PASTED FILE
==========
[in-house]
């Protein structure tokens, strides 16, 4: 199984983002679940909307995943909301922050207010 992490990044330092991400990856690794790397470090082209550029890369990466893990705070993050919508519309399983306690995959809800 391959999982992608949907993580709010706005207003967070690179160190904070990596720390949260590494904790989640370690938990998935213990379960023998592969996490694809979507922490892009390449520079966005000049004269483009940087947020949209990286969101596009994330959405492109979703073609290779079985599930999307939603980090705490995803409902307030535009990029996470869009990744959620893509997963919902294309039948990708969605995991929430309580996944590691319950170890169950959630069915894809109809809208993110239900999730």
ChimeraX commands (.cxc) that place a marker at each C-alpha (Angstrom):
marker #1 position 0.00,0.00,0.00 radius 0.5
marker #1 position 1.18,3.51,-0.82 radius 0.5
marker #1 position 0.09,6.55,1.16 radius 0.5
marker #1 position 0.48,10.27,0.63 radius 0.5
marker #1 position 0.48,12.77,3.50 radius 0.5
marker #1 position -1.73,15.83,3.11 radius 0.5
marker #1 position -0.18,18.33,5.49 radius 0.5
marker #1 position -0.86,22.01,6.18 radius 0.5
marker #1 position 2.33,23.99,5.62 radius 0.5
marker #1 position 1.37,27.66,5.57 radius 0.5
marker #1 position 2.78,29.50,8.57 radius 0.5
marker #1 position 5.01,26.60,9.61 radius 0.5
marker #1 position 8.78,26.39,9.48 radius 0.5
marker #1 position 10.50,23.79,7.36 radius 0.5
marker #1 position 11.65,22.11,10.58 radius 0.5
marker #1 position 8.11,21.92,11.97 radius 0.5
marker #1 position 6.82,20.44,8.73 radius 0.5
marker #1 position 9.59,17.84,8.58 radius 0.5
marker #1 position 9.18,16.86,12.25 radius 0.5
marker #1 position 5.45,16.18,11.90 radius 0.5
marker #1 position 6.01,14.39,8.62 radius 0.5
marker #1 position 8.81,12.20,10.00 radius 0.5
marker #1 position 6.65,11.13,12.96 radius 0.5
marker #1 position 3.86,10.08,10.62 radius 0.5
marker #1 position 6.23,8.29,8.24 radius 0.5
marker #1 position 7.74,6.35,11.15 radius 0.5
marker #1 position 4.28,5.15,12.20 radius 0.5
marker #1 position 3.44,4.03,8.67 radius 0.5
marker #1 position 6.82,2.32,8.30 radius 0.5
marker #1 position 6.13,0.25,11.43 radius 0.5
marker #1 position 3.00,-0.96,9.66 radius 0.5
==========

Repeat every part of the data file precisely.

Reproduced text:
[in-house]
């Protein structure tokens, strides 16, 4: 199984983002679940909307995943909301922050207010 992490990044330092991400990856690794790397470090082209550029890369990466893990705070993050919508519309399983306690995959809800 391959999982992608949907993580709010706005207003967070690179160190904070990596720390949260590494904790989640370690938990998935213990379960023998592969996490694809979507922490892009390449520079966005000049004269483009940087947020949209990286969101596009994330959405492109979703073609290779079985599930999307939603980090705490995803409902307030535009990029996470869009990744959620893509997963919902294309039948990708969605995991929430309580996944590691319950170890169950959630069915894809109809809208993110239900999730």
ChimeraX commands (.cxc) that place a marker at each C-alpha (Angstrom):
marker #1 position 0.00,0.00,0.00 radius 0.5
marker #1 position 1.18,3.51,-0.82 radius 0.5
marker #1 position 0.09,6.55,1.16 radius 0.5
marker #1 position 0.48,10.27,0.63 radius 0.5
marker #1 position 0.48,12.77,3.50 radius 0.5
marker #1 position -1.73,15.83,3.11 radius 0.5
marker #1 position -0.18,18.33,5.49 radius 0.5
marker #1 position -0.86,22.01,6.18 radius 0.5
marker #1 position 2.33,23.99,5.62 radius 0.5
marker #1 position 1.37,27.66,5.57 radius 0.5
marker #1 position 2.78,29.50,8.57 radius 0.5
marker #1 position 5.01,26.60,9.61 radius 0.5
marker #1 position 8.78,26.39,9.48 radius 0.5
marker #1 position 10.50,23.79,7.36 radius 0.5
marker #1 position 11.65,22.11,10.58 radius 0.5
marker #1 position 8.11,21.92,11.97 radius 0.5
marker #1 position 6.82,20.44,8.73 radius 0.5
marker #1 position 9.59,17.84,8.58 radius 0.5
marker #1 position 9.18,16.86,12.25 radius 0.5
marker #1 position 5.45,16.18,11.90 radius 0.5
marker #1 position 6.01,14.39,8.62 radius 0.5
marker #1 position 8.81,12.20,10.00 radius 0.5
marker #1 position 6.65,11.13,12.96 radius 0.5
marker #1 position 3.86,10.08,10.62 radius 0.5
marker #1 position 6.23,8.29,8.24 radius 0.5
marker #1 position 7.74,6.35,11.15 radius 0.5
marker #1 position 4.28,5.15,12.20 radius 0.5
marker #1 position 3.44,4.03,8.67 radius 0.5
marker #1 position 6.82,2.32,8.30 radius 0.5
marker #1 position 6.13,0.25,11.43 radius 0.5
marker #1 position 3.00,-0.96,9.66 radius 0.5